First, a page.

Lovin’ the leftovers

Katie Mullen

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Every year in November we all look forward to the best meal of the year; the day after Thankgiving leftovers.

The day after Thanksgiving is when you eat leftover turkey, mashed potatoes and gravy, stuffing and green bean casserole for breakfast, lunch, and dinner. It’s a glorious food trifecta where you can have your favorites all day. How is this better than the actual Thanksgiving meal you ask? Well, I would think that would be obvious since:

1.) you didn’t have to starve yourself until 3 p.m. when dinner was served.

2.) you aren’t surrounded by obnoxious cousins reaching across your plate every two minutes for another roll.

3.) there are no loud uncles haranguing you about your personal life.

4.) you aren’t forced to be dressed in a nice but extremely uncomfortable outfit (in which the waistline does not properly extend to fit all the food you would like to eat).

5.) you don’t have to use your best table manners as to not horrify your grandmother.

6.) no awkward, painful small talk with your great aunt, whom you will only see on that day and maybe Easter.

The next day you are free to eat all that amazing food again, but this time there are no rules. You can load up as much food as you want and lick it off your plate as you are lying on your couch watching TV with your sweats’ drawstring untied.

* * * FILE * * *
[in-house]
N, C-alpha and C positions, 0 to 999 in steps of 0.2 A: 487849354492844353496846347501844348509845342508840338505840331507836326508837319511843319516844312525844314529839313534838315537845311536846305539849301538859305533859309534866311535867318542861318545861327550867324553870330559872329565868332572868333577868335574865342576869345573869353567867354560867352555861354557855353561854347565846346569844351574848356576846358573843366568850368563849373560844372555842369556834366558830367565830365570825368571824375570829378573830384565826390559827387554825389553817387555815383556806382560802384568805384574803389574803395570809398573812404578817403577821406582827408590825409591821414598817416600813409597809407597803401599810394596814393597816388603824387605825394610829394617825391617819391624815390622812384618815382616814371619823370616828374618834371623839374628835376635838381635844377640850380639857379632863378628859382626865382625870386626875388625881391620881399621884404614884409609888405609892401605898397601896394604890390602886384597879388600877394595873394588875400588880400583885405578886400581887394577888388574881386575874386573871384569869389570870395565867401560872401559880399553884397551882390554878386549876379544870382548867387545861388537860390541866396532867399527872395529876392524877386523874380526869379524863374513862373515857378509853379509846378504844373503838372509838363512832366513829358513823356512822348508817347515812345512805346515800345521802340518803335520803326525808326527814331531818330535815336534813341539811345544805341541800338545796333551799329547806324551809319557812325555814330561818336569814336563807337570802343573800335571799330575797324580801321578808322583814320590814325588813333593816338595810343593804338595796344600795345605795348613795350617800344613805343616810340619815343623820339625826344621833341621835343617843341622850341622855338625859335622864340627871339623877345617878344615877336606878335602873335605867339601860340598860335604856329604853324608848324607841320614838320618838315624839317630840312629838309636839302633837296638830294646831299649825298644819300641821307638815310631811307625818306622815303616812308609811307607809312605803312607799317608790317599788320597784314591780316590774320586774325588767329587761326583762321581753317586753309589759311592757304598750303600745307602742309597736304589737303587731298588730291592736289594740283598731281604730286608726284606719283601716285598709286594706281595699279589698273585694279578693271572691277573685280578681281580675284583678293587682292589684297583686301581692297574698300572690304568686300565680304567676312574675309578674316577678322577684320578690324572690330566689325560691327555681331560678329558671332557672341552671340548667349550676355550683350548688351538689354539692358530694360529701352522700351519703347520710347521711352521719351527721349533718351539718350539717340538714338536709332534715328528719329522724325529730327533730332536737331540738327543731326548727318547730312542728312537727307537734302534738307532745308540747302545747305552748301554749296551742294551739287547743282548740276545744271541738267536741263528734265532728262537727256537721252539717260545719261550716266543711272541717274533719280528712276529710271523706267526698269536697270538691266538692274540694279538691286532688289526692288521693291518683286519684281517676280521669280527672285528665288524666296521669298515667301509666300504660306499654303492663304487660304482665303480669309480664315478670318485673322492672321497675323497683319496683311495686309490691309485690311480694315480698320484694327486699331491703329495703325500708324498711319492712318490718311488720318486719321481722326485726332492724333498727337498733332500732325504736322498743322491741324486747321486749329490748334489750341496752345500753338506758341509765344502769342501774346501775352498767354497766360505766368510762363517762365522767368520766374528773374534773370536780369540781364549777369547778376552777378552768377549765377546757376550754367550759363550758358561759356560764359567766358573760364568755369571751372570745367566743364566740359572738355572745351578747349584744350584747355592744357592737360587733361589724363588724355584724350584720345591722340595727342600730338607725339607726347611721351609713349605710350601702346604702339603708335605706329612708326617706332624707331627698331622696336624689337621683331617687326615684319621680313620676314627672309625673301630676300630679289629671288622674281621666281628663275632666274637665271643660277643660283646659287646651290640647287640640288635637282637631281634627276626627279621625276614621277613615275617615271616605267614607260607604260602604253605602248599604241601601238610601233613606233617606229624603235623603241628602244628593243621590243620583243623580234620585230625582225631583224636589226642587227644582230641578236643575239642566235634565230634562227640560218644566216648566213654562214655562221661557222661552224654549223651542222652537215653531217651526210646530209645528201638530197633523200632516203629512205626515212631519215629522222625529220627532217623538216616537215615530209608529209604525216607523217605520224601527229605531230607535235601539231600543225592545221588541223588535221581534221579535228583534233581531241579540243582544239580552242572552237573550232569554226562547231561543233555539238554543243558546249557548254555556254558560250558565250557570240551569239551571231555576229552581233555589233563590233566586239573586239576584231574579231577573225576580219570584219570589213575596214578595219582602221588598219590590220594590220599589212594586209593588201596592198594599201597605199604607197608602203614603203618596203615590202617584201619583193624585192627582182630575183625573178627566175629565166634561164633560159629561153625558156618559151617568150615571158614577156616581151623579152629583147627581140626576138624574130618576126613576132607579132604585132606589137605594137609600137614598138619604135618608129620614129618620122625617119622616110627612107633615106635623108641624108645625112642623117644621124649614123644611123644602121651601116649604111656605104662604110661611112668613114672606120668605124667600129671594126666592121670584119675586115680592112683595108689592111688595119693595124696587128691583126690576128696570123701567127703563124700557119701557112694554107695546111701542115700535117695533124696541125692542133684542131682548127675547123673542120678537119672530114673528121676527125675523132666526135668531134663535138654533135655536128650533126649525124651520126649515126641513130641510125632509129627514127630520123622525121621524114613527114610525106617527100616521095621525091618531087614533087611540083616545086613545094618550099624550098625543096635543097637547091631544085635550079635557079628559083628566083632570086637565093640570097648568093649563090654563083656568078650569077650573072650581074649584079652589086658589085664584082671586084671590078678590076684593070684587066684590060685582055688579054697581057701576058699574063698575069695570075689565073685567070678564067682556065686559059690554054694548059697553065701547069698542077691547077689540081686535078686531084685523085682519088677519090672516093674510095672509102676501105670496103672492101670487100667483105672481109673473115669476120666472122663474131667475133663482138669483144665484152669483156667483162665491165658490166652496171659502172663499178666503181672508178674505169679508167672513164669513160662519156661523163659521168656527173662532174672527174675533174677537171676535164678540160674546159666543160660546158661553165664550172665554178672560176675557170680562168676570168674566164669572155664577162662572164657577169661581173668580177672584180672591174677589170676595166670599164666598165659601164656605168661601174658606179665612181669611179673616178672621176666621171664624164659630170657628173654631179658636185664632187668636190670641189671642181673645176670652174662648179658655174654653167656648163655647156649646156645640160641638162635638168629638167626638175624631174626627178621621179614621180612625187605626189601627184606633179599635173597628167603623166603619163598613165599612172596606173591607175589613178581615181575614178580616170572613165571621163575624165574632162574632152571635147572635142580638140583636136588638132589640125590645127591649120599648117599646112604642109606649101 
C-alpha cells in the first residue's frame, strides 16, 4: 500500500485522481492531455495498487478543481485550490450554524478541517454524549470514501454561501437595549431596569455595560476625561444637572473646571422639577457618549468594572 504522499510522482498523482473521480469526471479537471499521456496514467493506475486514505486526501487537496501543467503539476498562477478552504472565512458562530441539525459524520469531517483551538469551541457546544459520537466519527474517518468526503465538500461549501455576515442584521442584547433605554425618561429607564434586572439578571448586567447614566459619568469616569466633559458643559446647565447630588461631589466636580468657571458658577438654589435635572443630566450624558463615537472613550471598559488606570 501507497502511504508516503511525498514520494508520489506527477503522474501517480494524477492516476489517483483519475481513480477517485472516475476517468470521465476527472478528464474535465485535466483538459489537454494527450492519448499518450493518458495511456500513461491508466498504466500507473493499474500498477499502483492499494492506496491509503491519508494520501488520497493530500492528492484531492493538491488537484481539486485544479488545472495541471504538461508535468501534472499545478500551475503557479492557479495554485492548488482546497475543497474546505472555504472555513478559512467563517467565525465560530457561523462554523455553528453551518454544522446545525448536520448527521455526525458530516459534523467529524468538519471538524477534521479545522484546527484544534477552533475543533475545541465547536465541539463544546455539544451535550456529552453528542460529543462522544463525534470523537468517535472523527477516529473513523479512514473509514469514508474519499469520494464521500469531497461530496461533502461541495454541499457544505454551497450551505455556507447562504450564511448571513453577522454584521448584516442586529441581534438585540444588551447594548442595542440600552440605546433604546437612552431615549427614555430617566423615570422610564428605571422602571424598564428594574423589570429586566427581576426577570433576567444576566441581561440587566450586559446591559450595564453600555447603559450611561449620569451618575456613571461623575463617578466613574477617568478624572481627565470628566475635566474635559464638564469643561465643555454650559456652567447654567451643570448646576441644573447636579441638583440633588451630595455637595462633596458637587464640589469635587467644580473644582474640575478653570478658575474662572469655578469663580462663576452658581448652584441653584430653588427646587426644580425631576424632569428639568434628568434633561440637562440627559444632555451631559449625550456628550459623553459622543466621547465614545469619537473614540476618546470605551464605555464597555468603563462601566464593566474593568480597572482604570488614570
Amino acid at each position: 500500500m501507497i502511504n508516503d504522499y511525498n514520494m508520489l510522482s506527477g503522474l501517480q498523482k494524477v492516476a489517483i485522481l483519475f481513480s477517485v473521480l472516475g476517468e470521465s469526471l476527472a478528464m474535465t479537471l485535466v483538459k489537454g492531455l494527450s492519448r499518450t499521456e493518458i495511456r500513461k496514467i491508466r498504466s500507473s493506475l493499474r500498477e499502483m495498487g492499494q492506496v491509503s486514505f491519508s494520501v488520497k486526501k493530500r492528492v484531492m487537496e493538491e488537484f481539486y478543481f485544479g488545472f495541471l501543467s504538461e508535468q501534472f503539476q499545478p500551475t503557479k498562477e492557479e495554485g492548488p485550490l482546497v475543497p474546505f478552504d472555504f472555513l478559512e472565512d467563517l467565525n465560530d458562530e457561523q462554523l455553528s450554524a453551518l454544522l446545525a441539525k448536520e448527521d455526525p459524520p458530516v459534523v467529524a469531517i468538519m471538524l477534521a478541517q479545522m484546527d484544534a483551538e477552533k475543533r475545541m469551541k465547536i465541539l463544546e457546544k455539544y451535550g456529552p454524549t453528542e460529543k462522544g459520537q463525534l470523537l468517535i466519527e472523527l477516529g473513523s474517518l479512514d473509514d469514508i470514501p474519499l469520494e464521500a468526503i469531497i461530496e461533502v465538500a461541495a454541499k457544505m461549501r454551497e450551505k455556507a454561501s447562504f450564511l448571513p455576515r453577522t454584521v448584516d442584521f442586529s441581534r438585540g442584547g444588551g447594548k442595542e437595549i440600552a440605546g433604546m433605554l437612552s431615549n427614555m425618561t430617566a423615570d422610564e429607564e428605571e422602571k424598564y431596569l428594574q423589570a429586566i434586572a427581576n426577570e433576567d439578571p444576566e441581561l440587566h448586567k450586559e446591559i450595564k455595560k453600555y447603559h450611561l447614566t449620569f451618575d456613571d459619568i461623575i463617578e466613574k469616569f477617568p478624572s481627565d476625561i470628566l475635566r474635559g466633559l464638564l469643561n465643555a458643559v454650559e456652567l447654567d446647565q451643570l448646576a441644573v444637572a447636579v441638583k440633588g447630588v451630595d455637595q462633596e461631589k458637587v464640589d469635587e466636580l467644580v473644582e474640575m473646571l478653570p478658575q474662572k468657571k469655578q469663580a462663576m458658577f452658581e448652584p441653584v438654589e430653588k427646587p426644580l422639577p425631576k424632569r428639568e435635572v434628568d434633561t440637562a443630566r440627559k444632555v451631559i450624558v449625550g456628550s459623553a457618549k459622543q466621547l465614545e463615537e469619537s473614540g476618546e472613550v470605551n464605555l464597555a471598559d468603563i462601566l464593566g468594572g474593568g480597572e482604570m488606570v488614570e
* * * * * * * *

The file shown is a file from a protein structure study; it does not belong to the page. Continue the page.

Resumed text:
We seldom let any of this prepared Thanksgiving food go to waste, but what about all the ingredients we bought specifically for this occasion? What else could we use them for? The answer, my friends, is some post-Thanksgiving soup.

A delicious way to use up every bit of that turkey and vegetables is to make turkey soup. First. you put the carcass, a chopped onion, a sliced carrot, a couple cloves of garlic, a few sprigs of thyme, rosemary and parsley, a couple bay leaves, in a stock pot and cover with cold water. Season with salt and pepper and bring to boil. Let this simmer for about three hours and then strain it so you are left with a golden broth. Now you can add any vegetables you have from the feast the day before; the carrots, onions, and celery from the stuffing, some diced potatoes that you used for the mashed potatoes, and the corn and green beans you used for for side dishes. Make sure to add the harder vegetables that will take longer to cook earlier than the rest. And you don’t have to limit yourself to traditional Thanksgiving ingredients. You can add rice, noodles, beans or whatever your heart desires. Finally, season with salt and pepper to taste. Now grab yourself a bowl and enjoy!

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Lovin’ the leftovers